Made in Situ – The Portugal Life of Noé Duchaufour-Lawrance

The Slow Food movement was founded to promote locally sourced food and traditional cooking, for the purpose of preserving regional cuisine. They encourage farming, support local businesses, and advocate for a sustainable local ecosystem. Now consider this exact concept being applied to design; this is what French designer Noé Duchaufour-Lawrance did upon moving to Lisbon five years ago. He began exploring the native crafts and local materials—traveling throughout the country and visiting artisan studios in his search for indigenous inspiration. This led to his personal tribute to Portugal displayed in two collections: one in clay, the other cork. You can find them currently exhibited in a new solo show named “Made in Situ” at Demisch Danant Gallery.

The work on display is charged with a strong narrative. Upon his arrival Portugal—after driving his car from France while his family flew in—he faced the deadly wildfires that devastated the country in the summer of 2017. He witnessed the chaos, torched forests, people left without homes, but he also saw how cork protected the trees from burning. It was this tragic and powerful event that he sought to capture, and so he began exploring the possibilities in utilizing the burnt cork in furniture design. Portugal is the world’s largest producer of cork, being responsible for over 60% of the volume of all exports and has an area of cork oak equivalent to a quarter of the total amount on Earth. Cork is a wonderful material—not only it is completely sustainable, but it also feels warm to the touch, and its beauty is hard to match. Cork was used in the 1930s as new material for bathroom tiles—as famously seen in Frank Lloyd Wright’s “Fallingwater”—and was recently revitalized for furniture design. This series of furniture is superb and unique, resulting from merging the burnt cork with fresh cork. He developed a site-specific collection of furniture called Burnt Cork, made with burnt cork alongside digital technology, thus merging the artisanal with the digital. Through this he tells the story of a new immigrant discovering the locale: the places, people, cultures, and traditions. “The designed pieces,” he says, “are the fruits of my adventures, explorations of geological and biological textures, patterns, materials and their related techniques.”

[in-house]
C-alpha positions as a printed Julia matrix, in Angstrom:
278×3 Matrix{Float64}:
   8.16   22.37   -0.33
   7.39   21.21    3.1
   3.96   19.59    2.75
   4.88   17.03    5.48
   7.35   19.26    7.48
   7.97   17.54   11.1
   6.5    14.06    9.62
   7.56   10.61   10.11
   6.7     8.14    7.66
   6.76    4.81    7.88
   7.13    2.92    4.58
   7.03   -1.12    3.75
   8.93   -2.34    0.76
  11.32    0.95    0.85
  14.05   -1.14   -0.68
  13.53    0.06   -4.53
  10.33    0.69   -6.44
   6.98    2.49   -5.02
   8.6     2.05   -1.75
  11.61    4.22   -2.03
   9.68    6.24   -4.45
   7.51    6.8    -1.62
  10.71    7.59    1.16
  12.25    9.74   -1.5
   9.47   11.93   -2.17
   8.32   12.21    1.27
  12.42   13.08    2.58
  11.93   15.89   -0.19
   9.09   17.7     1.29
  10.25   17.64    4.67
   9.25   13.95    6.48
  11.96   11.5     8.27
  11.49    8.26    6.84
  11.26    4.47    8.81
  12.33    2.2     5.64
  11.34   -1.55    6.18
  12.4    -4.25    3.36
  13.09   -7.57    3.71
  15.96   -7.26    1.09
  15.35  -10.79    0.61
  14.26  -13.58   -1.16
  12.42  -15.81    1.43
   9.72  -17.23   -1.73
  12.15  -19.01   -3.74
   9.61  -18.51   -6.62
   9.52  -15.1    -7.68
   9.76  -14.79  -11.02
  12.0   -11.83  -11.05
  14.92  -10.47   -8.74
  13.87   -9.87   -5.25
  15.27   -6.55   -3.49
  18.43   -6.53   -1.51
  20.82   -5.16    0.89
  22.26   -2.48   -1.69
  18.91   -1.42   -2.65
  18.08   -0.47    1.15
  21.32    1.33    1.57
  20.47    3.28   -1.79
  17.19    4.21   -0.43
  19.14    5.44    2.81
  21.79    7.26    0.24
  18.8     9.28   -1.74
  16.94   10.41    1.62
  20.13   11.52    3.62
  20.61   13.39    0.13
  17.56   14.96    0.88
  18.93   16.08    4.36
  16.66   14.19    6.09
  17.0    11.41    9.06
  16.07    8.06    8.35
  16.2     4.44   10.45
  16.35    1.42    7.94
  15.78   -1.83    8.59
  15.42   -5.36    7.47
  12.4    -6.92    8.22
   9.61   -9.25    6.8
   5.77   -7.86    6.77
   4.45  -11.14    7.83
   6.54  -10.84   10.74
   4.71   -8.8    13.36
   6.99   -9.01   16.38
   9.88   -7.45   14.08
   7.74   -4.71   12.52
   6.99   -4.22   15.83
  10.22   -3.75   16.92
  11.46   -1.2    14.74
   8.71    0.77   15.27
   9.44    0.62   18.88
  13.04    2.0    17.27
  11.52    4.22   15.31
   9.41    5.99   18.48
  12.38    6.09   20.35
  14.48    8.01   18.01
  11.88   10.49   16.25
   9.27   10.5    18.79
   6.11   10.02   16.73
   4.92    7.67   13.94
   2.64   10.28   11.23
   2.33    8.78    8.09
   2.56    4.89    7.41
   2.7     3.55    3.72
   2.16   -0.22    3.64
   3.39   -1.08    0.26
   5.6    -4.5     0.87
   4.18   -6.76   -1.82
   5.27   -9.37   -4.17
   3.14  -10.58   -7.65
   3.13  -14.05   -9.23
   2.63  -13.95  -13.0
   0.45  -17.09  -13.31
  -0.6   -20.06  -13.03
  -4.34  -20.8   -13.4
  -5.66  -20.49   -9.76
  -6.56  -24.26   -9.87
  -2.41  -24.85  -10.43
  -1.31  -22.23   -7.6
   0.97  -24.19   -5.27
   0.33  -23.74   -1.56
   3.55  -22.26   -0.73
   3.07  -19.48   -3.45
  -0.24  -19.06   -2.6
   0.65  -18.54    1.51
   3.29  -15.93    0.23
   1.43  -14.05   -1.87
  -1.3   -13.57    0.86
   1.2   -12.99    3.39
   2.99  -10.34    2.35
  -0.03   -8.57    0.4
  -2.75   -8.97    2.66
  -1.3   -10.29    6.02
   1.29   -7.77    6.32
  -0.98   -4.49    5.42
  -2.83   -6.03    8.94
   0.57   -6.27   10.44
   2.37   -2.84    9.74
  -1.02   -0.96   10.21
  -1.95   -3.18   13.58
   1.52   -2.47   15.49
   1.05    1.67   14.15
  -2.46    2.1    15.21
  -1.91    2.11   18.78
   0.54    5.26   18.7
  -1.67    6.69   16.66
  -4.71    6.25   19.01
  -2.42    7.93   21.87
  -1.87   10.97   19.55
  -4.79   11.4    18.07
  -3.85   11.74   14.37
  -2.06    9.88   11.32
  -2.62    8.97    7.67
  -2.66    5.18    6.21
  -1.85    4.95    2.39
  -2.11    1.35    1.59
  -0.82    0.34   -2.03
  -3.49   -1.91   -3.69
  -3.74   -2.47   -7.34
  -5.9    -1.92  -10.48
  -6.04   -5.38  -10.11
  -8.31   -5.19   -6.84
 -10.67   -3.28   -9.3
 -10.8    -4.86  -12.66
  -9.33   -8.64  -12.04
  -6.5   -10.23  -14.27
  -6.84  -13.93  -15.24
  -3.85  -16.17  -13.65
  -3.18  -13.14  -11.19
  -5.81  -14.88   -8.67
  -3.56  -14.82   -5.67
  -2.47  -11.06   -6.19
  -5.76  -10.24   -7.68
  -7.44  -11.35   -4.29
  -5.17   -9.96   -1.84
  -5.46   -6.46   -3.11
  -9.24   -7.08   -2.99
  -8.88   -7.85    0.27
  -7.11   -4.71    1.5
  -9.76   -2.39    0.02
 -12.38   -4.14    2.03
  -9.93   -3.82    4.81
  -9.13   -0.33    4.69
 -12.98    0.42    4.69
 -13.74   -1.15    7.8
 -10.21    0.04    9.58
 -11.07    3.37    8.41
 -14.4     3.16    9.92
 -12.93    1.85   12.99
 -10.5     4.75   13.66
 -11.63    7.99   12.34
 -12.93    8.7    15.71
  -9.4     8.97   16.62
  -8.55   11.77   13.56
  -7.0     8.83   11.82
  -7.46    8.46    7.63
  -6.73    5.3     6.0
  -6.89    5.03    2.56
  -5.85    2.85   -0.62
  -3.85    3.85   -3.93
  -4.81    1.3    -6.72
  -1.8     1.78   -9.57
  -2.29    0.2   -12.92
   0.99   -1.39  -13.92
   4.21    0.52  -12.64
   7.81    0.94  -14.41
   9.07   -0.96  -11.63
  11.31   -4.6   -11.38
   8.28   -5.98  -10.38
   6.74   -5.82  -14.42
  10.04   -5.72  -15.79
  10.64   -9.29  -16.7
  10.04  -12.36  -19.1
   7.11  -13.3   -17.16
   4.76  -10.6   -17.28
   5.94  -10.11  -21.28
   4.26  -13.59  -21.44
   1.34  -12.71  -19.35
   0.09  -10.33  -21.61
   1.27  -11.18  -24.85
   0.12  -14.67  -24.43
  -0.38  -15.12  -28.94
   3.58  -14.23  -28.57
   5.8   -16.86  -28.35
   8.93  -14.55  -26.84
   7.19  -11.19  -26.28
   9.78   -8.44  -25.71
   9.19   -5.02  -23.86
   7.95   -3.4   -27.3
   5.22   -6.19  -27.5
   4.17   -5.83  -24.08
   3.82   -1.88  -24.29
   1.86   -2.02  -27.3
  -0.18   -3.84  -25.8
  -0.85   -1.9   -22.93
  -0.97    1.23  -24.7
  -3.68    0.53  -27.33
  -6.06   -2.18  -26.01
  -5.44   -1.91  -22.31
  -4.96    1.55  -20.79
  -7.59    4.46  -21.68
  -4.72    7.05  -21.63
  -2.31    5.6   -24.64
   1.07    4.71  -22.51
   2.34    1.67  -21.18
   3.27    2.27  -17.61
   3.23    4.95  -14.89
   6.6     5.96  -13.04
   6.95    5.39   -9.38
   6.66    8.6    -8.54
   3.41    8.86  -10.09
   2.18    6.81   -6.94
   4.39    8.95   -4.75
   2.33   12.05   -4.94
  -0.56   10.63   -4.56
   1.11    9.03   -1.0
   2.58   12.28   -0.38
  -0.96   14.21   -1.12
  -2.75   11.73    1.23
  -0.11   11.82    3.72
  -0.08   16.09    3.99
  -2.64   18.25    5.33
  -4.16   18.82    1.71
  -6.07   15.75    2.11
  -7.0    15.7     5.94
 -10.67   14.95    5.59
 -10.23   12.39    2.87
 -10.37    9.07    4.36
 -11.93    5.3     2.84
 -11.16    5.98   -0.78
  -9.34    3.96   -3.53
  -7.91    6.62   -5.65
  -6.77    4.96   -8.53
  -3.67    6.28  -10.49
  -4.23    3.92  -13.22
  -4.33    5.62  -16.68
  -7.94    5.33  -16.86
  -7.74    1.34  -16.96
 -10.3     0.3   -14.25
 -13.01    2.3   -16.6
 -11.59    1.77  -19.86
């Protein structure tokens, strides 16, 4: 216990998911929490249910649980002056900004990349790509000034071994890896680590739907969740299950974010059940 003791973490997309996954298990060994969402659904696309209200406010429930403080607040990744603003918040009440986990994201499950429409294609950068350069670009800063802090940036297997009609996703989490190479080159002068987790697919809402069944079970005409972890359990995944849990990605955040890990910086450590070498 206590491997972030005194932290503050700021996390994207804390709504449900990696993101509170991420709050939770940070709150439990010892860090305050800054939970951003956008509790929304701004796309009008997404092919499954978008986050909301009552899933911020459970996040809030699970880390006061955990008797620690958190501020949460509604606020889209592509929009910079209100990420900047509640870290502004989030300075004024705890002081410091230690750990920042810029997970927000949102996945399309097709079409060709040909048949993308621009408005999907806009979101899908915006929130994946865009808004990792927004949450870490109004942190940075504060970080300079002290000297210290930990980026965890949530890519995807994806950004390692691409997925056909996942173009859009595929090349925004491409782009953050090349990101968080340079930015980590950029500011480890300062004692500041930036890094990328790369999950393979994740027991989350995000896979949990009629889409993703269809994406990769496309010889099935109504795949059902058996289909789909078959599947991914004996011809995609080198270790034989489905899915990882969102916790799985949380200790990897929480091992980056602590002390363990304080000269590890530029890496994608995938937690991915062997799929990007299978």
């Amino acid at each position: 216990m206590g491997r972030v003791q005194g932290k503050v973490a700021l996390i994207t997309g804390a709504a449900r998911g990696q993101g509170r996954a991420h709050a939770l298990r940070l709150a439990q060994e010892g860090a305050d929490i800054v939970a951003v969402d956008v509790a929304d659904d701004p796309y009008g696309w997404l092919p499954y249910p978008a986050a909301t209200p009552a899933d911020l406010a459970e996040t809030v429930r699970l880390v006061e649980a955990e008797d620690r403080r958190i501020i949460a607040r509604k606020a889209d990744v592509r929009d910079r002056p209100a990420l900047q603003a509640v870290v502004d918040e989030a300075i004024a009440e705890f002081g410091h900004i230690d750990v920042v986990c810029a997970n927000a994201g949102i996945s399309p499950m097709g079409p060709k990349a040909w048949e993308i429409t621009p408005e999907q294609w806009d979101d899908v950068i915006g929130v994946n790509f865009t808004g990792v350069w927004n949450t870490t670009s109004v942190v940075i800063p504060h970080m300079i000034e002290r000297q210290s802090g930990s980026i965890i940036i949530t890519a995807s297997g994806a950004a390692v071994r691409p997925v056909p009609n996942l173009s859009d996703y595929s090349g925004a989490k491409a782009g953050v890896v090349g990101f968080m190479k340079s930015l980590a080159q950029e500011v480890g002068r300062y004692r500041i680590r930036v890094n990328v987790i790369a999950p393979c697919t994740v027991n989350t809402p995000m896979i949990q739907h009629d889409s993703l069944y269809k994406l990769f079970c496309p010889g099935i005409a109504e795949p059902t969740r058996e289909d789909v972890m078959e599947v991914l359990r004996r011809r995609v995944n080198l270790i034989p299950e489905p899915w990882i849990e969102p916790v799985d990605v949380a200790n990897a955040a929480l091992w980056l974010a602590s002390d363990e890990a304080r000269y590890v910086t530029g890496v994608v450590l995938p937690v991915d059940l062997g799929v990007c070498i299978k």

Born in the south of France in 1974, Duchaufour-Lawrance followed the footsteps of his father, pursuing an academic training in sculpture from the École Nationale Supérieure des Arts Appliqués et des Métiers d’Art, followed by earning a degree in furniture design from the renowned Les Arts Décoratifs. His furniture has a strong sculptural identity, and the results demonstrate his ability to work with the three-dimensional: merging materials and forms.
The collection Barro Negro—his furniture designs since moving to Portugal—is a series of handcrafted black clay vessels, crafted by master ceramicists Xana Monteiro and Carlos Lima using the ancestral practice of open fire. There is a strong mythical essence to those vessels, placed in a large round pit in the middle of the gallery and filled with black sand. Each piece embodies the mythical spirit of “Serra do Caramulo” in central Portugal with a sense of camaraderie around the traditional practice of soenga, which predates Neolithic times, where pottery is fired with burning pine and then buried in soil. The two collections tell the story of a talented designer exploring a new place, connecting to it, capturing its essence, and becoming a part of it. The exhibition opened this week and will close on October 22nd.

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